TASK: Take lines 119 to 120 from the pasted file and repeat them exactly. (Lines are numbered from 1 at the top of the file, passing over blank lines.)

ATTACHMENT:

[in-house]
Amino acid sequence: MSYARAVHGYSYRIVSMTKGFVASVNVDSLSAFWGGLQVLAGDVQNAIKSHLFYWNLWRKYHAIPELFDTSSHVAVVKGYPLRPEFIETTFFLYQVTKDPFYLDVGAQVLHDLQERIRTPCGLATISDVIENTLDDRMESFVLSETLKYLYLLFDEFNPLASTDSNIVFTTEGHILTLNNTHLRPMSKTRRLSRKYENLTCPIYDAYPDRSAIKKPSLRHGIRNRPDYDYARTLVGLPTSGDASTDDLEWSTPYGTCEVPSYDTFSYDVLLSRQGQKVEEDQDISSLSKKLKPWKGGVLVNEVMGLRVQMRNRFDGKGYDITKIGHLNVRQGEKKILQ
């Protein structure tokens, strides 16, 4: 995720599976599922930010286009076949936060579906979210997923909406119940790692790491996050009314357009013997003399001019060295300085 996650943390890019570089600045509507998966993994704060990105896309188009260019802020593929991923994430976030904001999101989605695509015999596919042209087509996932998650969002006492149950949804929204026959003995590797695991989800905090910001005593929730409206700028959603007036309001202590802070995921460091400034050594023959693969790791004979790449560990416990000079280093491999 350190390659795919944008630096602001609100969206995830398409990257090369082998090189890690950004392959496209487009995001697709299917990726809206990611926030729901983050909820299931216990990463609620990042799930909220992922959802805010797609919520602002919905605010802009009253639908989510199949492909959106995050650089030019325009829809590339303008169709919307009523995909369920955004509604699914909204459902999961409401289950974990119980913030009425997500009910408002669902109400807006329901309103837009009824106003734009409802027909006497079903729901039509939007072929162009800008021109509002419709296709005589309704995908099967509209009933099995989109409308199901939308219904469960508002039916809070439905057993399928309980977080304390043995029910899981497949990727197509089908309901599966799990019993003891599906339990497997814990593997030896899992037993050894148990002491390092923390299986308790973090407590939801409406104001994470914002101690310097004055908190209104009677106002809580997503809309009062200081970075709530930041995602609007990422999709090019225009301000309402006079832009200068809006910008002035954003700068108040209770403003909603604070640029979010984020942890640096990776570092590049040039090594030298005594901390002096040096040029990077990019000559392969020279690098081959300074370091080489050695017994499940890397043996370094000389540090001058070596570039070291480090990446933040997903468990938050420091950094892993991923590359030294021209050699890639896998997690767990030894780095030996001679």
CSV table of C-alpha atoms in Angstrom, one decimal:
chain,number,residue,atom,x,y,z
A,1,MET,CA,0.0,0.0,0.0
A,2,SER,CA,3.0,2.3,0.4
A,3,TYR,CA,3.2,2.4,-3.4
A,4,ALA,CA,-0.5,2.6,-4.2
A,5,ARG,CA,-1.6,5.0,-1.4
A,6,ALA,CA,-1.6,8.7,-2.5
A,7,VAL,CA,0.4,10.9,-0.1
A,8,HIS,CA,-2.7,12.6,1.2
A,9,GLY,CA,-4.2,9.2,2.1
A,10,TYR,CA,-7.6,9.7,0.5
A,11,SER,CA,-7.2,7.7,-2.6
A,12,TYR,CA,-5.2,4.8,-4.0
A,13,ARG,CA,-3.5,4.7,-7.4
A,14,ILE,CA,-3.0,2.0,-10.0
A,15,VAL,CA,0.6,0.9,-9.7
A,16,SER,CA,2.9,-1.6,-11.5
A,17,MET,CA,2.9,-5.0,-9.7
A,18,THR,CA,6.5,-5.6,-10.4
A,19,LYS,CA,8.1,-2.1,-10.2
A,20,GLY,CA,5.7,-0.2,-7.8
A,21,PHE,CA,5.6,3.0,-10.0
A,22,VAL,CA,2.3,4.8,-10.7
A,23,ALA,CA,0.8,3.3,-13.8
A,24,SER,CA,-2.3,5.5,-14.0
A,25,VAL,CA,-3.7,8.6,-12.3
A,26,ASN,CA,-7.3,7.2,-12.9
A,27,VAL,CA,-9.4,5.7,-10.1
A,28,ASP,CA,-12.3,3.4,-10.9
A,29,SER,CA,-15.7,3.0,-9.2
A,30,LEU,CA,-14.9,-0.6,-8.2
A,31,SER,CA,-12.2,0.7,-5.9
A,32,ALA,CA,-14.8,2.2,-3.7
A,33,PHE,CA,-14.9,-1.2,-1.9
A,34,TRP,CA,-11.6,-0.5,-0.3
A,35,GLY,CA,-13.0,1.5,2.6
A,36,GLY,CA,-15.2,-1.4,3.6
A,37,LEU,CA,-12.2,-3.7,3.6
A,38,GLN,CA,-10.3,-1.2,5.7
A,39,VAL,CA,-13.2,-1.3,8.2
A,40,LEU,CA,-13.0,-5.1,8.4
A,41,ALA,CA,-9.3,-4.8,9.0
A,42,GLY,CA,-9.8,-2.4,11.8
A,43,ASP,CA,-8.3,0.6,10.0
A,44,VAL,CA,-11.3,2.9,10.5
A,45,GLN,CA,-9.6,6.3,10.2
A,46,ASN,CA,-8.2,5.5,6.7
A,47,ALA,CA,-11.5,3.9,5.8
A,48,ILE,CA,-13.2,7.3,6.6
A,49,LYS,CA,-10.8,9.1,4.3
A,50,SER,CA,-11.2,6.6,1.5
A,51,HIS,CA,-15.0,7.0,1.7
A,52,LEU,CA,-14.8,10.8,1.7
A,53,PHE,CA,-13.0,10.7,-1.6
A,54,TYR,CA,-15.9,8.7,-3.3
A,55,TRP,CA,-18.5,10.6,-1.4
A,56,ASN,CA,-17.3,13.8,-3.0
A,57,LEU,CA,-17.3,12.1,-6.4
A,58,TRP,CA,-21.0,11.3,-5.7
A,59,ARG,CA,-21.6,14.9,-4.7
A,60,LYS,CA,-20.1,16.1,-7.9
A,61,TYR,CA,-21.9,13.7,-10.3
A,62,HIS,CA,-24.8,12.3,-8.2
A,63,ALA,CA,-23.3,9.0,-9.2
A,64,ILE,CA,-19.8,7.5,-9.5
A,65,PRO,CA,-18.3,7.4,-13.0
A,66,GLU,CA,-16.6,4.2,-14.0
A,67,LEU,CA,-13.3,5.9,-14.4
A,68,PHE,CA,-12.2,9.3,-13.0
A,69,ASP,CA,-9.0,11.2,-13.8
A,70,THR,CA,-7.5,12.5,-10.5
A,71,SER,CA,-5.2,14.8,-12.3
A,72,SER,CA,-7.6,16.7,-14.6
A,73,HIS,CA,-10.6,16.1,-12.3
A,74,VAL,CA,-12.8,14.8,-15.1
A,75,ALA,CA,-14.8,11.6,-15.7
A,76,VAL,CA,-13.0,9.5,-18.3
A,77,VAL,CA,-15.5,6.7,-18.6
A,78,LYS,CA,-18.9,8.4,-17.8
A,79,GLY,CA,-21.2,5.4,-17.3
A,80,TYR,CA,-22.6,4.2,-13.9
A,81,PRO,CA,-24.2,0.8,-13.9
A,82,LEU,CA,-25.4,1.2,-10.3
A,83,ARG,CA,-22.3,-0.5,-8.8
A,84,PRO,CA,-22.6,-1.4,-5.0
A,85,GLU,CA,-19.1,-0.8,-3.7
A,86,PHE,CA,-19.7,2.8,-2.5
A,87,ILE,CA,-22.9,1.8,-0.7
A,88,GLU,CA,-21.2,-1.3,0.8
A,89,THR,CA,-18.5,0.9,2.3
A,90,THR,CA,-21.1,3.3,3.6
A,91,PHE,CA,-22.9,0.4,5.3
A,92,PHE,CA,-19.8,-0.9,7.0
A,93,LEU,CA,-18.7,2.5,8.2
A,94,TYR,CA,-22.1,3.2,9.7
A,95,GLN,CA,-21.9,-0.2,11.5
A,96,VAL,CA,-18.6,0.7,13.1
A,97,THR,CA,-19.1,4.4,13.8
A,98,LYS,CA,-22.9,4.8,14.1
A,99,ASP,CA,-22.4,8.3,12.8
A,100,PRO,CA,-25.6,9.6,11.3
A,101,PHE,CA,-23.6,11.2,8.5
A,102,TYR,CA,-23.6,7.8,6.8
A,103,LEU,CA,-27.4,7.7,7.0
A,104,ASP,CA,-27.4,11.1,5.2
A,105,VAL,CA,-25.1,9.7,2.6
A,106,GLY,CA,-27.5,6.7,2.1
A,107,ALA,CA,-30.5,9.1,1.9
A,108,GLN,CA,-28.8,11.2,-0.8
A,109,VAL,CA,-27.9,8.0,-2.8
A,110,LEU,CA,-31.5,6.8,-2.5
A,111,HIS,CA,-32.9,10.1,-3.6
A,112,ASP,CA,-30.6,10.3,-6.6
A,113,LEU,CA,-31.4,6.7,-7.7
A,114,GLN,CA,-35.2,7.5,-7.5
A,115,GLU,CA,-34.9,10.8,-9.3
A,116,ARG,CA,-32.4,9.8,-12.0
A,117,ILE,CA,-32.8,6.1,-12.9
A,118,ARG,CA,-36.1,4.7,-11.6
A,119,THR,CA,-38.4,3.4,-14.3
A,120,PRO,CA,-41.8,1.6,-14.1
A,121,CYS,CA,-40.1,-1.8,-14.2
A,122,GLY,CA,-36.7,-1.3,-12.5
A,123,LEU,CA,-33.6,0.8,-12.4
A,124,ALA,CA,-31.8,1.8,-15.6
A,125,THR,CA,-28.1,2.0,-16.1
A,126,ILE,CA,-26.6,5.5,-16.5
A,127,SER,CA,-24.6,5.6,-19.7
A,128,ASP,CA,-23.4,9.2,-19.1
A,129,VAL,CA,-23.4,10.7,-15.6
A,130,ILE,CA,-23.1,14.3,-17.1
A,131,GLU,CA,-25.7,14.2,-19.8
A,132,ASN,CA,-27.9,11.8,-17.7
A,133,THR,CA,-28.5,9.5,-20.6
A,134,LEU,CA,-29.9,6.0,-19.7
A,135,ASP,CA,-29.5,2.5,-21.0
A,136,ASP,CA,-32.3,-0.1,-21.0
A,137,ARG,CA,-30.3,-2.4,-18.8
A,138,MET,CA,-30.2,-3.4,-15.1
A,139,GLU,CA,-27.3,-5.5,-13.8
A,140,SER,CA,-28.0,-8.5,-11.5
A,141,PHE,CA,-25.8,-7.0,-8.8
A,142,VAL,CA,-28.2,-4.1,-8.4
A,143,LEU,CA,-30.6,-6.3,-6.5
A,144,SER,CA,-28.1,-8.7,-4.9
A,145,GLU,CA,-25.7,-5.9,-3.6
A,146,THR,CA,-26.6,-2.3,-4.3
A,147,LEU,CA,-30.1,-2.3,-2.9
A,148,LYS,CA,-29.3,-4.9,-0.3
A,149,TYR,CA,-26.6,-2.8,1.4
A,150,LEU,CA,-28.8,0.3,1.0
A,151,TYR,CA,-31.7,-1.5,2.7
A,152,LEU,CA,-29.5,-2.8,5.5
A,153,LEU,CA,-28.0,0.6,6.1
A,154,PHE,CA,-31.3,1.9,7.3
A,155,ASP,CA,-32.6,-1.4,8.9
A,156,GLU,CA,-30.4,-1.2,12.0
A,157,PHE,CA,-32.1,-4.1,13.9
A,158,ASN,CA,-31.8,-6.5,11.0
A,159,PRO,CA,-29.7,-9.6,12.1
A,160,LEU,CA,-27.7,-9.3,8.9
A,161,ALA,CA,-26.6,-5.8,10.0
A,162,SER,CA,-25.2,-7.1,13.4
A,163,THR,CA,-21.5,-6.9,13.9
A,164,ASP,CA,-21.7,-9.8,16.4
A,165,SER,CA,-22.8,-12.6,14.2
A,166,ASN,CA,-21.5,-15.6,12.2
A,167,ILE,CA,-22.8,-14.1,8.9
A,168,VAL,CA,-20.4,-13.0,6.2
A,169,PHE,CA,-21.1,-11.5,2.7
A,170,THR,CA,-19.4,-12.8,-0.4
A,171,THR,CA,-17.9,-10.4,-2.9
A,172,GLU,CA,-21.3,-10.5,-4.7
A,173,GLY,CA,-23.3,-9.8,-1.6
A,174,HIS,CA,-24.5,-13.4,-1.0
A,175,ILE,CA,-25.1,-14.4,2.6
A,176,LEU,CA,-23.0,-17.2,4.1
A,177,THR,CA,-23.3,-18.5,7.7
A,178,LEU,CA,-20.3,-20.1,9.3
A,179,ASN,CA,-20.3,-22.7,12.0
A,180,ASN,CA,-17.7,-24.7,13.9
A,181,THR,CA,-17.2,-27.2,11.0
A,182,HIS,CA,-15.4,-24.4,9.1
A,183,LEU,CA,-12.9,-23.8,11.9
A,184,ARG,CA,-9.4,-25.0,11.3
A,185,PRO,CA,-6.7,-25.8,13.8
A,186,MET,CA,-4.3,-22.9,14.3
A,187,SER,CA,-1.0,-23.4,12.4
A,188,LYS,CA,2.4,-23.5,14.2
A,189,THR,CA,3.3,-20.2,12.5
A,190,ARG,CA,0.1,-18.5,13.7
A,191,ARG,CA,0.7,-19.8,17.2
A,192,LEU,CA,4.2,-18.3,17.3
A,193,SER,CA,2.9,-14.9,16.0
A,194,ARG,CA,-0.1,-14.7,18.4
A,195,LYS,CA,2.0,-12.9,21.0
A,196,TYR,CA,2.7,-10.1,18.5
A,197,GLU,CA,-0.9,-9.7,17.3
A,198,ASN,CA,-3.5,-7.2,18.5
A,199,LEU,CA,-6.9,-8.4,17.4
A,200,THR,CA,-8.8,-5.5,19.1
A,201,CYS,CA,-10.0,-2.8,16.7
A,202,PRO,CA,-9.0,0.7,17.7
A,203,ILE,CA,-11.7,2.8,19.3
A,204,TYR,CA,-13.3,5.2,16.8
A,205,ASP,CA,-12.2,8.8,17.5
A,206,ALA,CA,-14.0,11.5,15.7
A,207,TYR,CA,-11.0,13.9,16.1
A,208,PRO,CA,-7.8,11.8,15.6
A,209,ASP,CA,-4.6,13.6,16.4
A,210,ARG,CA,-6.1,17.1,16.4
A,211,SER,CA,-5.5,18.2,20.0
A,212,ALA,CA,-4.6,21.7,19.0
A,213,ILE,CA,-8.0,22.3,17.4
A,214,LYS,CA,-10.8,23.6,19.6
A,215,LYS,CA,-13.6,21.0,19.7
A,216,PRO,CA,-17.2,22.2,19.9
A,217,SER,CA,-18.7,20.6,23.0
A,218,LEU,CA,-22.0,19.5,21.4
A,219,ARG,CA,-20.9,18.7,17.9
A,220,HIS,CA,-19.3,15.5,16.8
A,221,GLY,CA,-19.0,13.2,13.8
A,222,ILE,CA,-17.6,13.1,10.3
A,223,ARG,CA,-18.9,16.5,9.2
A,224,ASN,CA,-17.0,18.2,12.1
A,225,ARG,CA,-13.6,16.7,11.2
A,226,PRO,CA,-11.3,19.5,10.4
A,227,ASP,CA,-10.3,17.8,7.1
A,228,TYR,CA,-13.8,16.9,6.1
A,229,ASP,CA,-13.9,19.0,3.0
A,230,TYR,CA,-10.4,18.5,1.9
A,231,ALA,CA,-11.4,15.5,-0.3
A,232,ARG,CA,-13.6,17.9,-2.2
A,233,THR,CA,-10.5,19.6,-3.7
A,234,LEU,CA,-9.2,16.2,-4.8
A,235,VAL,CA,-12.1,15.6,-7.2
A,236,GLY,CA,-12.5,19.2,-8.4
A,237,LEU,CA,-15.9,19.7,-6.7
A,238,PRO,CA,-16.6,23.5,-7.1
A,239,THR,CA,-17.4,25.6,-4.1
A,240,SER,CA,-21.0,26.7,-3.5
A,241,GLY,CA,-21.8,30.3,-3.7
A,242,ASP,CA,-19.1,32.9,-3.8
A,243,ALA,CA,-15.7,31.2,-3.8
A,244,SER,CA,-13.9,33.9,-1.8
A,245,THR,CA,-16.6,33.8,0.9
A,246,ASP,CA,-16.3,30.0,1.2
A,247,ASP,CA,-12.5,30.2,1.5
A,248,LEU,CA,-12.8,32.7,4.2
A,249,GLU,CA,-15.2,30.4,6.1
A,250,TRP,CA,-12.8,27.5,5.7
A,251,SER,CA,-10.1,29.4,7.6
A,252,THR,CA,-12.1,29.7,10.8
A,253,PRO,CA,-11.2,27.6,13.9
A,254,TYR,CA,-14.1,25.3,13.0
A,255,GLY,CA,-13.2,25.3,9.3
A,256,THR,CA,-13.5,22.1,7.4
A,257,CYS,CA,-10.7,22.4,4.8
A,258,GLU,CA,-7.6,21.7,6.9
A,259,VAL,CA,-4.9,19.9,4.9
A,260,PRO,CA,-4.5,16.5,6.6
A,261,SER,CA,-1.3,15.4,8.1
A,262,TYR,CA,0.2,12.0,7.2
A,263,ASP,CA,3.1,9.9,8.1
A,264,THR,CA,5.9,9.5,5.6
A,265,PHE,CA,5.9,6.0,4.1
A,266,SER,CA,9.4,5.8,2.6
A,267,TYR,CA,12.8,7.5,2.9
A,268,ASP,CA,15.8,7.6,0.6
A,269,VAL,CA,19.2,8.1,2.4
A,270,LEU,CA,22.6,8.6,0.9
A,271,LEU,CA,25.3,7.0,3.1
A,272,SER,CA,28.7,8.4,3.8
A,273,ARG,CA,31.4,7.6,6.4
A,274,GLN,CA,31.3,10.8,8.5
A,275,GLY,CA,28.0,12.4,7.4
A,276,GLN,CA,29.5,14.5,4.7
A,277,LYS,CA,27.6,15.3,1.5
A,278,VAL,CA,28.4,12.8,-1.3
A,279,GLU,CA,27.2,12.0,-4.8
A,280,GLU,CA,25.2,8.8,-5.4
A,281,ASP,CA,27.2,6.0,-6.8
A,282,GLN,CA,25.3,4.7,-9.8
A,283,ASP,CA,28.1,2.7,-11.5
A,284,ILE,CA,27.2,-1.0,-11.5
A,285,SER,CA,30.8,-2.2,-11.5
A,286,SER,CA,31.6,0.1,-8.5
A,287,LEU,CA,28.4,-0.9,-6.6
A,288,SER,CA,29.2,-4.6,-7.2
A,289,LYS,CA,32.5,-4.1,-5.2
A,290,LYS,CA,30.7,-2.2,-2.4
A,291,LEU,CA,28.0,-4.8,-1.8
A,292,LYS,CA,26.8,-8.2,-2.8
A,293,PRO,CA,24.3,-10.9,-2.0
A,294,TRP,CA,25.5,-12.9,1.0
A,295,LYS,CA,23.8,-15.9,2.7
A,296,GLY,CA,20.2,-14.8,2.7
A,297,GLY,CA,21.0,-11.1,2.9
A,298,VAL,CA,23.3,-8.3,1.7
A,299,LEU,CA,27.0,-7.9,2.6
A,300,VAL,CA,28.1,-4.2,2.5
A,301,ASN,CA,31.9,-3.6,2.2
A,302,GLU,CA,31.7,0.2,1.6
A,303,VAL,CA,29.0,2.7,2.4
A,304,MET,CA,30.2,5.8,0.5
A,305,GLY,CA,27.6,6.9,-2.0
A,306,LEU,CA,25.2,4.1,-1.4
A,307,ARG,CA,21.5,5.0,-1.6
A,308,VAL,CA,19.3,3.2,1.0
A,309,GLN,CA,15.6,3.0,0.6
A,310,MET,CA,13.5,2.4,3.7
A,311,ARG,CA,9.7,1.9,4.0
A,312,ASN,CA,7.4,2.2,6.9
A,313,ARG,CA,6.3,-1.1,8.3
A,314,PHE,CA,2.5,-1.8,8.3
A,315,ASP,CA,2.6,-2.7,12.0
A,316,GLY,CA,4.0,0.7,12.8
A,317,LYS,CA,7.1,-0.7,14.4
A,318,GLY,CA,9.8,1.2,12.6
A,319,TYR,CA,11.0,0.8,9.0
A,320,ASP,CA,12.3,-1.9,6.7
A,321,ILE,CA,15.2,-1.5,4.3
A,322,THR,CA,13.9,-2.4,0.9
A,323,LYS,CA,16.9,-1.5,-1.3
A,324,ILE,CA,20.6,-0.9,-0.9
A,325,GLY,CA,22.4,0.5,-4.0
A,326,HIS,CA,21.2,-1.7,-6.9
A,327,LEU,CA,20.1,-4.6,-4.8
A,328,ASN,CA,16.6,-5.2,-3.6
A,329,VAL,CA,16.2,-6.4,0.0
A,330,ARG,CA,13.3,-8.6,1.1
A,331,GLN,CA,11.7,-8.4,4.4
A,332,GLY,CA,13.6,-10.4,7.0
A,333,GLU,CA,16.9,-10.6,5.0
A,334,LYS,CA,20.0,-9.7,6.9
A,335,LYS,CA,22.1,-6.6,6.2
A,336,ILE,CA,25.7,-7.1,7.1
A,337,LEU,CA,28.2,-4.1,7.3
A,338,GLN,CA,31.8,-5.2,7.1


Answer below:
A,114,GLN,CA,-35.2,7.5,-7.5
A,115,GLU,CA,-34.9,10.8,-9.3